Hungary for Cypress? (ca. 8,000,000 BC)

By: The Scribe on Wednesday, August 8, 2007



An eight million-year-old Cypress forest found in northeastern Hungary.

In a deep, open mine in northeastern Hungary, archaeologists have uncovered an 8 million-year-old forest of preserved cypress trees – and what makes them remarkable is that they’re not fossilized! These trees weren’t petrified nor turned into coal although they had been buried under sand for eight million years – which happened as a result of a sudden sandstorm that covered the forest floor up to about six meters high.

As a result, all that remains of the ancient forest are the tree trunks – 2 to 3 meters in diameter and six meters high, although the original trees would have stood about 30 to 40 meters high. Everything above these six meters is long gone… but the trunks themselves still feel like wood to the touch!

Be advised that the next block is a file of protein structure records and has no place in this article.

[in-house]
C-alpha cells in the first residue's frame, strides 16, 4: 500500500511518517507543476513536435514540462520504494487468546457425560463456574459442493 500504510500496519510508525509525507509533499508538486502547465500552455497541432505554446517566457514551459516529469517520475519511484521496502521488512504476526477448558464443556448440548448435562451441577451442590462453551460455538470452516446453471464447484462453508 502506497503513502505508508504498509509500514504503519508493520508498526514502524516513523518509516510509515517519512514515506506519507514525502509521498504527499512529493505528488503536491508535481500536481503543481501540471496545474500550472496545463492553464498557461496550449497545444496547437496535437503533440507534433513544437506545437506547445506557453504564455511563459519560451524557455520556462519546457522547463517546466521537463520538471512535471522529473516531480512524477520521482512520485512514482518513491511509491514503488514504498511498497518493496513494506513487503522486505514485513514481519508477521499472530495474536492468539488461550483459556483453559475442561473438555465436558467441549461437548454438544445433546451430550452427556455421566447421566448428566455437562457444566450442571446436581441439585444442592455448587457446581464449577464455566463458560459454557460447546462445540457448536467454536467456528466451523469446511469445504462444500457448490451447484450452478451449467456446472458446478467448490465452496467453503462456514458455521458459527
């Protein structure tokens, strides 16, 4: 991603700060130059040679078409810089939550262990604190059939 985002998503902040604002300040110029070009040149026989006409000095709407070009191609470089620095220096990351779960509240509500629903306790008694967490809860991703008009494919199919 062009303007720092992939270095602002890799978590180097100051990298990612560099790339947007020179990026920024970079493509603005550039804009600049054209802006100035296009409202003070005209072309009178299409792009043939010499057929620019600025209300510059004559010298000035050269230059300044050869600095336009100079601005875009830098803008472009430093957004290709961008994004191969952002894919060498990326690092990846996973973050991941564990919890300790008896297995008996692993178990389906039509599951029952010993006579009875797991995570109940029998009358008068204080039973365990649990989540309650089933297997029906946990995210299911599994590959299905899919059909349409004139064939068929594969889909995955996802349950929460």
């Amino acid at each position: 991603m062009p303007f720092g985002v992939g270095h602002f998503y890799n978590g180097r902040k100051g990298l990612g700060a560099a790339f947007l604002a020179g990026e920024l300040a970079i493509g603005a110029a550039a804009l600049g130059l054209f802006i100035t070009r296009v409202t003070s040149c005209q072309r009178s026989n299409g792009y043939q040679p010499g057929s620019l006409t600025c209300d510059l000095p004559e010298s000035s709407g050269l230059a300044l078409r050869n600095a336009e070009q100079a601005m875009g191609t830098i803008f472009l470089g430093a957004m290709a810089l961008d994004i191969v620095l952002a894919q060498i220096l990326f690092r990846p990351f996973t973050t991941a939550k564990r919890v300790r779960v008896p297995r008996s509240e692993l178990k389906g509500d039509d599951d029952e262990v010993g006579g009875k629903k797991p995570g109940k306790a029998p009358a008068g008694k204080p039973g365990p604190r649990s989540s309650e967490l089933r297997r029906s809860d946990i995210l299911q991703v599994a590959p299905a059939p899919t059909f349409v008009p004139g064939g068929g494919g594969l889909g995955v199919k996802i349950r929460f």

Over 10 million years ago, the area where these trees now stand was a giant, swampy, muddy lake, bounded by a marshy shoreline. This was during the Miocene period, and most of the trees themselves were likely around 400 years old when they died. The forest of 16 preserved trees was found when miners working in a brown coal mine first identified several tree trunks that had become coal over time, but upon digging further, they realized that there were trees in the ground that seemed intact.

More trees from the 8-million-year-old forest!

In order to reach the ancient cypress forest, one must descend about 60 meters (or, 200 feet) into a 3,500 meter squared open mine – and to make matters more difficult, the trees simply cannot be removed from the area, since they begin to crumble almost immediately once exposed to sunlight and air. A similar forest found in Japan some time ago was preserved by encasing the entire area in a “cement sarcophagus”, however the cost of doing so to this forest would be over two hundred thousand dollars.

Since the trees retain their original wood and were not petrified, scientists are hopeful that the information gathered from them will provide useful and vital information about climate change in ancient Europe – more specifically, about global sea levels at the time, as this was during the Miocene period when it is known that the Mediterranean sea either completely or partially dried up!

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